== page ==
Baby photo show's mom's long and painful journey to motherhood

One mother wanted to show the many instruments and tools she says it took her to conceive her child. (Sher Institutes/Facebook)

A fertility clinic in St. Louis has shared a photo depicting one mom's long and painful journey to motherhood.



The picture, submitted by a mother named Angela, shows her infant daughter surrounded by a heart-shaped mess of vials and syringes -- the many instruments and tools she says it took her to conceive her child.

The post prompted many other mothers of in-vitro babies to post their own photos and struggles.

"Didn't even tell my husband what this was, I just handed him my phone," Sara Husson said of the post. "I saw tears form in his eyes as he probably also went through the memories of countless nights, over our four year journey, that he gave me shots. We finally were successful with twin boys and I've never been happier!"

"After long year of unsuccessful fertility treatments I finally got pregnant after my first IVF cycle," commenter Angela Fry wrote. "At 30 weeks I gave birth to triplets. Today, they are happy, healthy, crazy 2.5 year olds. For anyone that is struggling to conceive, please know my heart is with you."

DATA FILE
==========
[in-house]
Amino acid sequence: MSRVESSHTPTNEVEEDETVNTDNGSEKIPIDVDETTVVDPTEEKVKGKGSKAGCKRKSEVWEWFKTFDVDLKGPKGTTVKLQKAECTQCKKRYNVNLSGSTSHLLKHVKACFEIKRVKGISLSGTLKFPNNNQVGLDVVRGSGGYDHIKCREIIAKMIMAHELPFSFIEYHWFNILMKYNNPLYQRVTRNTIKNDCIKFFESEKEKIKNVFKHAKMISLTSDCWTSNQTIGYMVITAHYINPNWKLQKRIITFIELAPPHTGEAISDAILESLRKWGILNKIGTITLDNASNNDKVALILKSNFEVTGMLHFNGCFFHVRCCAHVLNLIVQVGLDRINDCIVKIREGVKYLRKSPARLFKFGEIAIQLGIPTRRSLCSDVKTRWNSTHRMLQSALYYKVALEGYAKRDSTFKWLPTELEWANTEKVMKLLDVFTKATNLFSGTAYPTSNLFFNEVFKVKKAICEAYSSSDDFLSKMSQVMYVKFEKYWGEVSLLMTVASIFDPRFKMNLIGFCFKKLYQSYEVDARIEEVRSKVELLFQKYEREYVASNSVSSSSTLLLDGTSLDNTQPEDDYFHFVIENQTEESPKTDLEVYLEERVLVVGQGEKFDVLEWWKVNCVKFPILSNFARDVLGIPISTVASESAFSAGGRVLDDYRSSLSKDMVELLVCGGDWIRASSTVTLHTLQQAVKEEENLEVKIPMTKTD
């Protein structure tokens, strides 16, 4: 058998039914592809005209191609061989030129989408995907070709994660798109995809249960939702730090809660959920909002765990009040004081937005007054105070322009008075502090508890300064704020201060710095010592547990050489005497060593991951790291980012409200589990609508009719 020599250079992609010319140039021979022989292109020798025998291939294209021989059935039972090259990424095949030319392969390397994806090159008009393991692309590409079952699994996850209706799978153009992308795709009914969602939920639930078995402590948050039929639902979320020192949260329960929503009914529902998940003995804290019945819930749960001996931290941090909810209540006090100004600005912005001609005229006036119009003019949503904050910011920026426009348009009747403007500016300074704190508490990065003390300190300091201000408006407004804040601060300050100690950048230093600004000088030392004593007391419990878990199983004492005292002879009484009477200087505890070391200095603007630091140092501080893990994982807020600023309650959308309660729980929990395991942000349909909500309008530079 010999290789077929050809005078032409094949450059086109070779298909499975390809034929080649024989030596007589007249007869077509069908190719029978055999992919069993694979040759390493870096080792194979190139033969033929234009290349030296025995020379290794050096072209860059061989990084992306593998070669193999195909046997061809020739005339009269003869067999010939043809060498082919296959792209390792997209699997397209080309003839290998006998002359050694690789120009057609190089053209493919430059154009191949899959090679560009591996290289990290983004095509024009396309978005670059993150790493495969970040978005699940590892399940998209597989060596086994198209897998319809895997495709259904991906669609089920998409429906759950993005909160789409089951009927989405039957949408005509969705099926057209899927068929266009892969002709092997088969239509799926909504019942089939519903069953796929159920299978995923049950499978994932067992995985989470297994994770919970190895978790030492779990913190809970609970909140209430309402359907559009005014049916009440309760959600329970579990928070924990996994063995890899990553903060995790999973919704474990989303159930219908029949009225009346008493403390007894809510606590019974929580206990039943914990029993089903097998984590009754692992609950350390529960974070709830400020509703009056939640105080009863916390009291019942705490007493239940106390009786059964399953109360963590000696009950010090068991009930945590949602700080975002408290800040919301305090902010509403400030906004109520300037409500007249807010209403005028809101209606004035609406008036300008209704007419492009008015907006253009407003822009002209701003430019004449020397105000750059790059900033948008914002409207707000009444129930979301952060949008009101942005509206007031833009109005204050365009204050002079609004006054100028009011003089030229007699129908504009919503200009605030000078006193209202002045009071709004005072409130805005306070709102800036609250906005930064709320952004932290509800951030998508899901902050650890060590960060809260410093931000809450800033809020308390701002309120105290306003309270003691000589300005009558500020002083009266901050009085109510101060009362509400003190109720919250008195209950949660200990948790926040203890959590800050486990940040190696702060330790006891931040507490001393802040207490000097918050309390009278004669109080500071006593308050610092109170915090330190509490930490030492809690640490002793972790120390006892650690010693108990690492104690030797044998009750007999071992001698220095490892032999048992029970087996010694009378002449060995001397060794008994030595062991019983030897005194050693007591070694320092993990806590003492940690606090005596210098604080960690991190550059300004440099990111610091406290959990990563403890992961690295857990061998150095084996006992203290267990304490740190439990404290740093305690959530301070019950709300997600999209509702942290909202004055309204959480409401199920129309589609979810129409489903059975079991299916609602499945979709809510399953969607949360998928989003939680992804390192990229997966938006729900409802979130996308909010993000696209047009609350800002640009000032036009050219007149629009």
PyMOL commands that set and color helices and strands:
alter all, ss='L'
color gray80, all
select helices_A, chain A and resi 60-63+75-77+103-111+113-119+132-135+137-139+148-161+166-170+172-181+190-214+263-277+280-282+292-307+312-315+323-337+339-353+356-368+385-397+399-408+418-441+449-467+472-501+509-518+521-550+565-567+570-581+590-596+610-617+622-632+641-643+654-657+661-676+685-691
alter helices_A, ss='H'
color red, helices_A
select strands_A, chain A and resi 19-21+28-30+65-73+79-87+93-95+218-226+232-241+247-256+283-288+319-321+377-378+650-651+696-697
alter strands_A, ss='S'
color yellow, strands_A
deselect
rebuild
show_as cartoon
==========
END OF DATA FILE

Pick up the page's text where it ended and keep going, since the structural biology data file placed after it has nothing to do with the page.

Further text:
"My heart has never been so full to see a picture like this! The journey is never fun but that sweet baby at the end is worth it all! God bless this little lady and her family!" Christina Bianchi wrote.

The Sher Institutes, a national network of fertility clinics that posted the photo, says it "shows the true definition of love that went into making this gorgeous new baby girl."

Dr. Molina Dayal told ABC News that those weren't even all the supplies the mother used to conceive. The mother, Dayal said, had been through multiple IVF cycles over the course of a year and a half.

"The needles were the easy part. It was the emotional struggle, the ups and downs, that really took a toll," Angela said to ABC News. "I'm single and waited a long time for a husband to come. And then by that time it was difficult to get pregnant."

The Sher Institutes has eight clinics in the U.S.

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healthbabyfertilityparentingmotherhood